On Chicago Avenue in Austin, among the vacant storefronts and businesses like Deno’s Hair Kingdom, S.B.M. Beef Inc., and Yoo’s Supermarket, hang a series of vivid acrylic four-by-six signs. An orange-and-white one reads “Black mothers proud to be” in large letters. The smaller text below says, “I’m showing them what a real role model is. If you can believe it, achieve it. Do what you got to do.” The opposite side carries another message: “They think that I am more than what I am.” Below: “It is a lot of responsibility and you can’t do what you want to do. Can’t go where you want to go.”

The signs are part of “Family Voices/Austin,” a public design project of the Lincoln Square-based nonprofit group Community Architexts. “We’re trying to counter the stereotype of inner-city mothers,” explains School of the Art Institute associate professor B.J. Krivanek, who founded Architexts a couple of years after moving here from Los Angeles in the mid-90s. “When you think about the urban landscape, all you’re surrounded by is commercial messages telling you to buy things,” he says. “There are no other messages out there.”

The statements on the signs come from 50 women and children Krivanek and his staff interviewed through a handful of social-service agencies in Austin and Oak Park. Out of these they recruited a core group of about 15, who listened to the tapes and helped make the final decisions on which quotes to use. The initial idea came from an Architexts intern who was interested in examining postpartum depression in, says Krivanek, “a population that’s affected and yet almost defenseless against it.” Over the two years the project took to complete, its subject matter expanded to being poor and female.

The large texts–proclaiming such things as “Children with love have everything,” “What society thinks means nothing to me,” and “I am living in a nice community”–are meant to be read by people who drive through the community but don’t live there (e.g., Oak Parkers who use Chicago Avenue as an artery, says Krivanek). The smaller texts below are aimed at pedestrians.

Many of the women who participated in the project came to a “site activation” in June, during which a side street was closed off and their statements were projected onto a wall. “The whole point is to talk to a community that’s been rendered invisible in the culture and make what they have to say very public and visible,” says Krivanek. When the signs come down later this month, the hardware–which Community Architexts either rehabbed or built from scratch–will be given to local shop owners.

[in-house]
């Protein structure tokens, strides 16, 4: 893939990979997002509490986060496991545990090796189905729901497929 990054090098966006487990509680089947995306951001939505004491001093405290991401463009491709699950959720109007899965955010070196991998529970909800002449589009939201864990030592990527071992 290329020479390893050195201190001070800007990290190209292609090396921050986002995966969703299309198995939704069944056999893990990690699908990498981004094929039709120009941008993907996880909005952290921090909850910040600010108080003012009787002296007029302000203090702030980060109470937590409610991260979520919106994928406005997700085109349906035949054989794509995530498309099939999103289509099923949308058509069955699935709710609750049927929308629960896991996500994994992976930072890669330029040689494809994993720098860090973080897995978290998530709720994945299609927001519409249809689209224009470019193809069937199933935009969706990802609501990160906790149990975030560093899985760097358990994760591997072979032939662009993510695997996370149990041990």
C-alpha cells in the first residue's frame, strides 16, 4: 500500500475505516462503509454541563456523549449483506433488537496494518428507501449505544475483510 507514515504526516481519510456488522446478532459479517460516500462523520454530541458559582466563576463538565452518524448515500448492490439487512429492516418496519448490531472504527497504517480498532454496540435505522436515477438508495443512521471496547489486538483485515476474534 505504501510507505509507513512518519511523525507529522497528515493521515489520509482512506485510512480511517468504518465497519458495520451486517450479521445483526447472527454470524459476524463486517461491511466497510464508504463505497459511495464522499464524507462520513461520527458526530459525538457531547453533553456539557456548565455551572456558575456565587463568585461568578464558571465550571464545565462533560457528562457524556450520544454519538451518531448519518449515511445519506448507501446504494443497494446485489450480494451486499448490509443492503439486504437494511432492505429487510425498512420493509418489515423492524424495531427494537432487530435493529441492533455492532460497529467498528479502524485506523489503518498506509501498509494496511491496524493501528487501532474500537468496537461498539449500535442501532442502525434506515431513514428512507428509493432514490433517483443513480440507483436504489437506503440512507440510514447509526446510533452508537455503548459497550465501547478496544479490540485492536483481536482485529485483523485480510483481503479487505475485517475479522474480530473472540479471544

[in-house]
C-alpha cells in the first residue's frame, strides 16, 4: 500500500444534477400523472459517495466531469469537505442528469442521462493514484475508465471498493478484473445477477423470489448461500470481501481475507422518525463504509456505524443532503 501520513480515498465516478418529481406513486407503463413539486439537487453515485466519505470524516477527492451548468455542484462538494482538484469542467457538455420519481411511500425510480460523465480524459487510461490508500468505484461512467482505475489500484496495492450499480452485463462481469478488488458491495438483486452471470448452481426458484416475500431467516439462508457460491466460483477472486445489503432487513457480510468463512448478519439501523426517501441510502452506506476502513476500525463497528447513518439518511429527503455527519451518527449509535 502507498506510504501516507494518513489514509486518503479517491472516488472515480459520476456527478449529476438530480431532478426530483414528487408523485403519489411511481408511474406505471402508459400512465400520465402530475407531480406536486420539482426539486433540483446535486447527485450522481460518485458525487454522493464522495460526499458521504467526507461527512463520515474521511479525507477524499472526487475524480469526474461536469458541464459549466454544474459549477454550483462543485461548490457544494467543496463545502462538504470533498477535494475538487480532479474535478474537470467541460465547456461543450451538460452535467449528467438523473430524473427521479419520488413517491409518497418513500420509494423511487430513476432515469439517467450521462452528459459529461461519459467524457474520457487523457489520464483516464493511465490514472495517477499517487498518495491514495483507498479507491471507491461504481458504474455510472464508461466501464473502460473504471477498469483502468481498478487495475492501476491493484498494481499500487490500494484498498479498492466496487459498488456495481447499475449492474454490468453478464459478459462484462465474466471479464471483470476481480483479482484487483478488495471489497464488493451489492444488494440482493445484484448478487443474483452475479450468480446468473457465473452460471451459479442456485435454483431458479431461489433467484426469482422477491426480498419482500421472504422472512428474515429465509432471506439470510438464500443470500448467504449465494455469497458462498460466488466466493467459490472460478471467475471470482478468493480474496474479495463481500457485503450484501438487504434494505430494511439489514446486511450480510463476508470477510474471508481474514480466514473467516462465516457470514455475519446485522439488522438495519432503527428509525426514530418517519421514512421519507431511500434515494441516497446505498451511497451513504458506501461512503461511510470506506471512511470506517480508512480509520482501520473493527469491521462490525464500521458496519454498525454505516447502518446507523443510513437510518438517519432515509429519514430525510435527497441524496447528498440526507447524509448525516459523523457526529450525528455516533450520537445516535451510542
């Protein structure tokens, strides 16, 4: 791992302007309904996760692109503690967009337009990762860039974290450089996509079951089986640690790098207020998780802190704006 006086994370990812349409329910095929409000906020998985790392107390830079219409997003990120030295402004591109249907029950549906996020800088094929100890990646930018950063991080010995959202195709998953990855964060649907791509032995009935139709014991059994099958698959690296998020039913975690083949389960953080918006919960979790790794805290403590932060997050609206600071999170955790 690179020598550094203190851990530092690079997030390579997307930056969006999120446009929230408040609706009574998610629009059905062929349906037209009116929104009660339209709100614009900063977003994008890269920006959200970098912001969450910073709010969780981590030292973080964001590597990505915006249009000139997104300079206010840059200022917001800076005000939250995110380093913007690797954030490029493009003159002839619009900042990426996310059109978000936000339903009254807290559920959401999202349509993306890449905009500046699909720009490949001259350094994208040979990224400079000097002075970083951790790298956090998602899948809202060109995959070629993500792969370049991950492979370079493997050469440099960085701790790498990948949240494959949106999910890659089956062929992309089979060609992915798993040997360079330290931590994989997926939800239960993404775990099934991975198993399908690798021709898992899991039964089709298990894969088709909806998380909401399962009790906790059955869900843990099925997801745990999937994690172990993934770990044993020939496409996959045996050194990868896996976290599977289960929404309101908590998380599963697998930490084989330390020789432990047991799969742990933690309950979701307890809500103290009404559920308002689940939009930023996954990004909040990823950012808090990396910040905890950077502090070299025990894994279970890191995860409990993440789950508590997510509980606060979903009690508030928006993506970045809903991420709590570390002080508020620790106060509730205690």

Krivanek, who grew up on a dairy farm in Iowa and earned his MFA at the University of Illinois at Urbana-Champaign, also runs a for-profit design company. “As someone who grew up on a farm as a gay man, I feel very connected to the underdog. Whoever’s an outsider–I can relate to that.”

In 1998 Architexts did a large-scale outdoor slide project on Chicago Avenue in Ukrainian Village to commemorate the Ukrainian famine of 1932-’33. The group’s projects usually include movement-based performance as well as text; last month it collaborated with Iowa artist Jane Gilmor on “Work-Shift,” a series of multimedia performances held at a former slaughterhouse near Cedar Rapids where some of Krivanek’s relatives once worked. That project, which consisted of ten scenes and combined movement, text, video, and sound, also focused on women. “People tend not to think of women working in slaughterhouses,” he explains. “And when it comes to labor history, women are virtually invisible.”

These days Krivanek’s looking into doing a project at the Brach’s candy factory in Austin, which is slated to close next year. But apart from some NEA grants, raising money has been an uphill battle. “Funders don’t always understand what we’re doing. We’re not a dance company because we don’t do a dance season. But I wouldn’t call it guerrilla work because it’s funded and we work through the community. It’s hard to pin down exactly what it is.”

“Family Voices/Austin” will be up through August 15 on Chicago Avenue between Pine (5500 West) and Parkside (5632 West). For more information call 773-506-7814.

Art accompanying story in printed newspaper (not available in this archive): photos/Robert Drea.